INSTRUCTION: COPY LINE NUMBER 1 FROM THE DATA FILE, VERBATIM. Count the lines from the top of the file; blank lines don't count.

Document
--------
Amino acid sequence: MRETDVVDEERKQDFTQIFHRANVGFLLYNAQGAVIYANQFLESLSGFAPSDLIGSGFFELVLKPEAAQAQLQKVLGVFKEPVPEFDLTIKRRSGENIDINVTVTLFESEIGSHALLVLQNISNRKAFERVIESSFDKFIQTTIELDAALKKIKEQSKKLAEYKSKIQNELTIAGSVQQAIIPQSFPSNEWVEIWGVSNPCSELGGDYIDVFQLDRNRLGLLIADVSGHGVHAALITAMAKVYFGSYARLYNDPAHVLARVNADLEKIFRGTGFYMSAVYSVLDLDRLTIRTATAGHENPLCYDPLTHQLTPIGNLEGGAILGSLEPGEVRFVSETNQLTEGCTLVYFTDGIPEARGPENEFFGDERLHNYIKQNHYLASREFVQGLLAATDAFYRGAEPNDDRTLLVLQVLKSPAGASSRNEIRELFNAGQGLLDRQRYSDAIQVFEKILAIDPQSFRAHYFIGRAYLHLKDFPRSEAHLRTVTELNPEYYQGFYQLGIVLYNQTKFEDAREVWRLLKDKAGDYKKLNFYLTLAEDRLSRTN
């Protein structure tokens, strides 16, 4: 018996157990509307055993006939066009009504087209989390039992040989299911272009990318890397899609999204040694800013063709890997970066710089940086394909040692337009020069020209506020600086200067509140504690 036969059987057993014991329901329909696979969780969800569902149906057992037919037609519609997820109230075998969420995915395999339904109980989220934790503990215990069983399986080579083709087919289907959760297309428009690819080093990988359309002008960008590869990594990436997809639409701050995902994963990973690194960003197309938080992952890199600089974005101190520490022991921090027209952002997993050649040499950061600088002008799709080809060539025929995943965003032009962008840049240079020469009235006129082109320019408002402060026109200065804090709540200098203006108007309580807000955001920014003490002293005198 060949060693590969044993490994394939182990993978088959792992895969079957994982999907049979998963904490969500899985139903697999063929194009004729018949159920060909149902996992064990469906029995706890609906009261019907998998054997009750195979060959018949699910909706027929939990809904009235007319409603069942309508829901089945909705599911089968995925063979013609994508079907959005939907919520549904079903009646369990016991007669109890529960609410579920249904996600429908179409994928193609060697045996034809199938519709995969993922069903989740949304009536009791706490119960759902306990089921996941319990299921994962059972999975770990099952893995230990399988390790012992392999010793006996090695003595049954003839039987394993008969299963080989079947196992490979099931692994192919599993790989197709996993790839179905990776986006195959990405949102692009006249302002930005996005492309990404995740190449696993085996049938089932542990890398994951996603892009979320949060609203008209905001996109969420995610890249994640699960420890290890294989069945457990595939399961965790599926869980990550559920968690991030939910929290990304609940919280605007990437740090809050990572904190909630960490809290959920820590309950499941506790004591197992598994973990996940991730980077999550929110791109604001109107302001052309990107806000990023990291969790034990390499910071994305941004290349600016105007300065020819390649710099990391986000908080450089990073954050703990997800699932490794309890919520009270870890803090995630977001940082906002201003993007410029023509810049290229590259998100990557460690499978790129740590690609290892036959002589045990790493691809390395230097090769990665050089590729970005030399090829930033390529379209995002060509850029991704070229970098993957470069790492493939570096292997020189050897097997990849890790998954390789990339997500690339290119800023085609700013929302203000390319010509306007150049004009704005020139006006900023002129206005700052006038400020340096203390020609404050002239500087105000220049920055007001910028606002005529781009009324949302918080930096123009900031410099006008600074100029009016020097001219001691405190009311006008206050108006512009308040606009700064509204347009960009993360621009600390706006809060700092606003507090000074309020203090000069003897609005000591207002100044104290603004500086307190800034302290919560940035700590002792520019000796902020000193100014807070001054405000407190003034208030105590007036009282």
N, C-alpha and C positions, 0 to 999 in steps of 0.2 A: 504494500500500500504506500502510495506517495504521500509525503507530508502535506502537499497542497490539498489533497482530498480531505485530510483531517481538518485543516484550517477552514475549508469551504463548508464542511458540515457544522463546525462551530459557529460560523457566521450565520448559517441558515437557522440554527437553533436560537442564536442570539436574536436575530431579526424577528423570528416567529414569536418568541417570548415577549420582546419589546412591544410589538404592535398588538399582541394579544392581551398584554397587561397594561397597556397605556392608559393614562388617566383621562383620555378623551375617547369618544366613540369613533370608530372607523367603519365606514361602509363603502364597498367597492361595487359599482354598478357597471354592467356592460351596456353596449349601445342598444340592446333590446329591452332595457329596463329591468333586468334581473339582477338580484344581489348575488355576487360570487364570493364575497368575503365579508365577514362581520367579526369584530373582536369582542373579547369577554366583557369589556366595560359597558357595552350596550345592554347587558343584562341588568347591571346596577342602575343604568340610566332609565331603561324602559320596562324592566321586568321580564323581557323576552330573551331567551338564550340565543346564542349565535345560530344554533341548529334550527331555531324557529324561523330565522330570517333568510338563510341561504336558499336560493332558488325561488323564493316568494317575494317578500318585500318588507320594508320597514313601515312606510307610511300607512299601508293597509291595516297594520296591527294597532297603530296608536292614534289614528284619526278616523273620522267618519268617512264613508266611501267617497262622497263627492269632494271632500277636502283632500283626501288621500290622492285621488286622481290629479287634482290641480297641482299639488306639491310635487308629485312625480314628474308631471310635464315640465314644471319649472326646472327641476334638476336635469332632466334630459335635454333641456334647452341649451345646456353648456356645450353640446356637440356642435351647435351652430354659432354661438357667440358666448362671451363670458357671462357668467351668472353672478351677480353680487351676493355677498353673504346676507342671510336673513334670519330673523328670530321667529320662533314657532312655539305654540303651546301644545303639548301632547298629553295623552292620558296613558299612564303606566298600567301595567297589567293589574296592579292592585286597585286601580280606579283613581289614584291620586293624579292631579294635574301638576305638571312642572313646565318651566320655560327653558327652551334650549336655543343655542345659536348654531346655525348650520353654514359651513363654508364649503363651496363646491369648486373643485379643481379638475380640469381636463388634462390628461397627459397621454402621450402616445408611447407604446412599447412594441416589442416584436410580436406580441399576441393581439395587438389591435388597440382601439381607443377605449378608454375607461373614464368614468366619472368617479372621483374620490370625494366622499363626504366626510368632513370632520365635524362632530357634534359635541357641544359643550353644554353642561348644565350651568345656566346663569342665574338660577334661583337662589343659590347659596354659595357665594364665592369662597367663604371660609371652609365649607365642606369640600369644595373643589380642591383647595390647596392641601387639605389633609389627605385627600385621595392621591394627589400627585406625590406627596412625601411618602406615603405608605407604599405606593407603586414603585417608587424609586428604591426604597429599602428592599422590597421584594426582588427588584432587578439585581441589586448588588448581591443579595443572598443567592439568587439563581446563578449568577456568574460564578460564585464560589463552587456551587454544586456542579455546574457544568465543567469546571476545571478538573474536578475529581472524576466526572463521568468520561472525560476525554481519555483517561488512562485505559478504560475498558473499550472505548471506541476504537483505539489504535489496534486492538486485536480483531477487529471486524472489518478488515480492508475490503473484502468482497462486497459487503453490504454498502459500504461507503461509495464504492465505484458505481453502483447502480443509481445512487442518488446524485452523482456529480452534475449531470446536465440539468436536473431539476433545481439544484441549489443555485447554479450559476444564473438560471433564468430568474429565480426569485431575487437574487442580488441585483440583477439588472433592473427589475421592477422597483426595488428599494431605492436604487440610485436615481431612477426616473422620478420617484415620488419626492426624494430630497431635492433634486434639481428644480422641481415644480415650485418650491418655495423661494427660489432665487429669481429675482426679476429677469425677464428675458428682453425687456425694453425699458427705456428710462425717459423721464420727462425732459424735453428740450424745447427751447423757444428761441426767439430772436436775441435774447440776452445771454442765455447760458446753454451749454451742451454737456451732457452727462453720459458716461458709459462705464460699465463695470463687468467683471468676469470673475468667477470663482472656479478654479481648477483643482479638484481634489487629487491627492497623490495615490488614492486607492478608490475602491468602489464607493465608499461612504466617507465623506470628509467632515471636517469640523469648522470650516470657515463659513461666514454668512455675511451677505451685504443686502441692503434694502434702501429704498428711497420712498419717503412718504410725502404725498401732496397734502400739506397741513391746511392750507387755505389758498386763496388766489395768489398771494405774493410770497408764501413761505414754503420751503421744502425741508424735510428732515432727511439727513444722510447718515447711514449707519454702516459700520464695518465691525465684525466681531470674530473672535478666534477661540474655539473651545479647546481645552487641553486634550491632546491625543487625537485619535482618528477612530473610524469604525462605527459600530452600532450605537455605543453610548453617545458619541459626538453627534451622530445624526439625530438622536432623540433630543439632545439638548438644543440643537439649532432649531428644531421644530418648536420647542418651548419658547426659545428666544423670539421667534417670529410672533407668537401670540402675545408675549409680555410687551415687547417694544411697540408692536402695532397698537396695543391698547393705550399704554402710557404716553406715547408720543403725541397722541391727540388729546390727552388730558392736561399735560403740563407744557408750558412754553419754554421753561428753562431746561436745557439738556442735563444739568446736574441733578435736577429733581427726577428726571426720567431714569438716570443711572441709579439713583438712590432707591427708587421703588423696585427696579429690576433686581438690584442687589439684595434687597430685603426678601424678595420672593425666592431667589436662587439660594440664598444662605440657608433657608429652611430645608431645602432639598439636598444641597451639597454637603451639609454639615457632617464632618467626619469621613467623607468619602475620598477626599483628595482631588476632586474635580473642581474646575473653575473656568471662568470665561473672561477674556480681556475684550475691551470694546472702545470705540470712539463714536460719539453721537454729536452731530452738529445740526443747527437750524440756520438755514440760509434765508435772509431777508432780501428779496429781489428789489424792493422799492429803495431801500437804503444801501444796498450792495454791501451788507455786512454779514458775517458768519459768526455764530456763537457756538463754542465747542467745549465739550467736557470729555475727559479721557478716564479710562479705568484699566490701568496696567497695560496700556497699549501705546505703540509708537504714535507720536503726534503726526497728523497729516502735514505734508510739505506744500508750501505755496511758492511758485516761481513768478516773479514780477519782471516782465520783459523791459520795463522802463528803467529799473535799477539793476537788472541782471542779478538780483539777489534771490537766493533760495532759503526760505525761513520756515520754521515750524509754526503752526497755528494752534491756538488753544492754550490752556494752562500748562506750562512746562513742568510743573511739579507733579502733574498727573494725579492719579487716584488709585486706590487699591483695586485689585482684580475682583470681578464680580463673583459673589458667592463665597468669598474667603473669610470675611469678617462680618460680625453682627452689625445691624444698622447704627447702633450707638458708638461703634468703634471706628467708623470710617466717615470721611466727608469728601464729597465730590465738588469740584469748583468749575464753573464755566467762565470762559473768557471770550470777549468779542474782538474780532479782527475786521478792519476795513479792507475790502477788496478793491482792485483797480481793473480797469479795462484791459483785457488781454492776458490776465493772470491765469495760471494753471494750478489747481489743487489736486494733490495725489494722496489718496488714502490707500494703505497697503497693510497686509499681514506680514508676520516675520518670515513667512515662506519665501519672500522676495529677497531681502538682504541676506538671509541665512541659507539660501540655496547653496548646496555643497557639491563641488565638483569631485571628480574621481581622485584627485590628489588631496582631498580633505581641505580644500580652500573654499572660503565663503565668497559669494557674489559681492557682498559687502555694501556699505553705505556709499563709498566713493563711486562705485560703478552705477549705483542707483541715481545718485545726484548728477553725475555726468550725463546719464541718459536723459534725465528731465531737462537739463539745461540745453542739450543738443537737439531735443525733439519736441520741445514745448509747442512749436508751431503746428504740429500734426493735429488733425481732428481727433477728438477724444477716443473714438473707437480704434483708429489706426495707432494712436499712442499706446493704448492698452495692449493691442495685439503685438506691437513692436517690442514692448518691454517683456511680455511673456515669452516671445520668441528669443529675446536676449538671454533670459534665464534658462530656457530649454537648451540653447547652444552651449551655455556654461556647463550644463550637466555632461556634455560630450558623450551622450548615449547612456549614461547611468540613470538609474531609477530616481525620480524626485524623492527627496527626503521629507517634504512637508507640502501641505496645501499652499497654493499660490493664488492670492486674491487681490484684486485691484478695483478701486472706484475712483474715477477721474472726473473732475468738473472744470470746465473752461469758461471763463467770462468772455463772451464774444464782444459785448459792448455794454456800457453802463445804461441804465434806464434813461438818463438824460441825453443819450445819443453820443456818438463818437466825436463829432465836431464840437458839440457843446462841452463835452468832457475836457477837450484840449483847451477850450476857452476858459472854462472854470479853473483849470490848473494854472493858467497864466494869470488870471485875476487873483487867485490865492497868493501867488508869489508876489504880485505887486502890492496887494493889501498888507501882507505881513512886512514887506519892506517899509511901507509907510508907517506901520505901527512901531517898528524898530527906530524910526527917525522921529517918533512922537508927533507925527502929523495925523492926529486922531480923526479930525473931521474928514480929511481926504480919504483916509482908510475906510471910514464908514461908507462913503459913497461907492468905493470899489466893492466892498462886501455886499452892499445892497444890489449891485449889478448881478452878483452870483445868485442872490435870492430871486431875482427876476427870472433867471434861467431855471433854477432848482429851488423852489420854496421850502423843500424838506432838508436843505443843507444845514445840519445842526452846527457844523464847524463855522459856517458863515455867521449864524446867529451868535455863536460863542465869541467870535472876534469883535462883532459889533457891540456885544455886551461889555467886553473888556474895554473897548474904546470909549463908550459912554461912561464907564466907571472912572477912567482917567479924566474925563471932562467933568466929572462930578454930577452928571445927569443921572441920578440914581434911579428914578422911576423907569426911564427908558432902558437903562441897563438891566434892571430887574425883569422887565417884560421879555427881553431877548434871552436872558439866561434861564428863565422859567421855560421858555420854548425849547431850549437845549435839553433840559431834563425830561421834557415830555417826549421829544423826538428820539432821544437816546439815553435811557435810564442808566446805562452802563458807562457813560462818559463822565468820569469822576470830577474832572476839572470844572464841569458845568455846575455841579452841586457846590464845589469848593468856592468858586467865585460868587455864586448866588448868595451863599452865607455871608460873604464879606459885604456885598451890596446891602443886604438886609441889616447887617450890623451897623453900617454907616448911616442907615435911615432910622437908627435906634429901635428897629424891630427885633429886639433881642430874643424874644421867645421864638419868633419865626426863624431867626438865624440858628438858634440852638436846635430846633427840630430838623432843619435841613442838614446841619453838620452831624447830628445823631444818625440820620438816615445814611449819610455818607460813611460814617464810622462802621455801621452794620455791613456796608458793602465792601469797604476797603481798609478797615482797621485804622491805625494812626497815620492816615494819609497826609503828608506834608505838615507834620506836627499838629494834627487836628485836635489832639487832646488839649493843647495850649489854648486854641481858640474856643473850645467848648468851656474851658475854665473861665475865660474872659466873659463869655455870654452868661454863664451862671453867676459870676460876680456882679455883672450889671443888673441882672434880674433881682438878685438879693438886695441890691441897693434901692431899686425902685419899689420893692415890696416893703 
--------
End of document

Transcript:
Amino acid sequence: MRETDVVDEERKQDFTQIFHRANVGFLLYNAQGAVIYANQFLESLSGFAPSDLIGSGFFELVLKPEAAQAQLQKVLGVFKEPVPEFDLTIKRRSGENIDINVTVTLFESEIGSHALLVLQNISNRKAFERVIESSFDKFIQTTIELDAALKKIKEQSKKLAEYKSKIQNELTIAGSVQQAIIPQSFPSNEWVEIWGVSNPCSELGGDYIDVFQLDRNRLGLLIADVSGHGVHAALITAMAKVYFGSYARLYNDPAHVLARVNADLEKIFRGTGFYMSAVYSVLDLDRLTIRTATAGHENPLCYDPLTHQLTPIGNLEGGAILGSLEPGEVRFVSETNQLTEGCTLVYFTDGIPEARGPENEFFGDERLHNYIKQNHYLASREFVQGLLAATDAFYRGAEPNDDRTLLVLQVLKSPAGASSRNEIRELFNAGQGLLDRQRYSDAIQVFEKILAIDPQSFRAHYFIGRAYLHLKDFPRSEAHLRTVTELNPEYYQGFYQLGIVLYNQTKFEDAREVWRLLKDKAGDYKKLNFYLTLAEDRLSRTN